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Why Passenger Load Factor is an Important Airline Performance Metric – An Arithmetic Perspective

Why Passenger Load Factor is an Important Airline Performance Metric – An Arithmetic Perspective


Passenger load factor, commonly abbreviated as LF, is the measure of the number of paying passengers expressed as a percentage of the aircraft's total passenger-carrying capacity. For a given flight leg, it is calculated simply by the expression:





Let's hypothesize a scenario of a low-cost carrier like Southwest Airlines, operating a Boeing 737 MAX 7 for a given route A-B. With the maximum passenger carrying capacity of the aircraft at 150, and the passengers aboard the aircraft at 70, the LF would be 46.67% (70/150 * 100). Note that the distance cancels out on both the numerator and denominator. Depending on the airline's business model, the breakeven LF for most is often at least 75%.


Photo: AeroXplorer | Edwin Sims


Considering the objective for airlines is to make profits, a 46.67% LF falls short of that. Remember, airlines have certain fixed costs such as insurance costs and salaries that have to be paid irrespective of how little revenue is generated. What if the number of paying passengers aboard the aircraft was to increase to 140 for the same flight? Then the LF would be a whopping 93%. With similar considerations that the airline needs to pay off the fixed costs, among many more, then this LF would be the ideal deal-maker. Notably, this is for rather obvious reasons:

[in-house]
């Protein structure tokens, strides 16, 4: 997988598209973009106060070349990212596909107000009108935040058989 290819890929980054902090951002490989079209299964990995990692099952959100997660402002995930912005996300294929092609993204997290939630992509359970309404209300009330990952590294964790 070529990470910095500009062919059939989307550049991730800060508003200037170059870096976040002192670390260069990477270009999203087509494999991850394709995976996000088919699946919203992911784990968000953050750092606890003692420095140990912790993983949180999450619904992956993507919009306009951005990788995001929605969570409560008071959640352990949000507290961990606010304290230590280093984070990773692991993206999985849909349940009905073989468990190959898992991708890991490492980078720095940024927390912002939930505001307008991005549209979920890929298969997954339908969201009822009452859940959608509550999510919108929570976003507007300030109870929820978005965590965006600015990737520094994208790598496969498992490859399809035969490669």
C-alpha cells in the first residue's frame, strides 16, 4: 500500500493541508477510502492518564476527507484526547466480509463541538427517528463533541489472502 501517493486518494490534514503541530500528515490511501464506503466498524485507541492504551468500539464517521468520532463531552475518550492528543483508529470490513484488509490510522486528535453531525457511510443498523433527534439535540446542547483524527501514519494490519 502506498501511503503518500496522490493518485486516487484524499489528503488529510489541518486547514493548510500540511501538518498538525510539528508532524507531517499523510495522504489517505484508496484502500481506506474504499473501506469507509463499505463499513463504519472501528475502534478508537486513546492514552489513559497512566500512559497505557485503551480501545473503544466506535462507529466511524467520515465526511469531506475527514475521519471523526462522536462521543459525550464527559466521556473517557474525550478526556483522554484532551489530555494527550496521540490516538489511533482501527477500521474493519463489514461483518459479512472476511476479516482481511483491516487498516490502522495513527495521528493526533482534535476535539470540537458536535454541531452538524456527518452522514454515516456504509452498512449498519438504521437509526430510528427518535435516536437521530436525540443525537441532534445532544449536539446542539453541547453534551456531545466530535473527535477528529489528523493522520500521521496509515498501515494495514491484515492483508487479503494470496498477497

1. The airline would spread its fixed costs amongst the paying passengers. Remember, paying passengers normally match the number of occupied seats, and could differ from passenger head counts, which could even include infants.
  2. The airline, specifically the key stakeholders such as the management and investors, can determine the revenue generation and profitability of the airline.


Photo: AeroXplorer | Sam B


To put the 75% LF in perspective, in 2021, Southwest Airlines held an average load factor of 78.5%, Delta Air Lines held 69%, American Airlines held 73.5%, and United Airlines held 72.2%. Notably, Delta's turned a $280 million profit in 2021, while American was unprofitable. Ultimately, there are many Key Performance Indicators (KPIs) for airlines. A higher LF is probably the first step in the right direction to analyze and forecast next steps, even if it doesn't directly correlate to profitability as that relies on additional outside metrics and business model structures.

Jaap Brian
Jaap Brian is a highly passionate aviator, with a solid background in aeronautical engineering. His journey to writing about aviation topics is founded on sharing insights into aviation safety and technical aircraft performance – a journey that is 6 years and counting. By the day, he is a technical support engineer for a local airline and by the hour, he has always been an aviation writer. Keep tabs on this blog for more informative and engaging articles because more is in the pipeline. You can also connect with him via LinkedIn.

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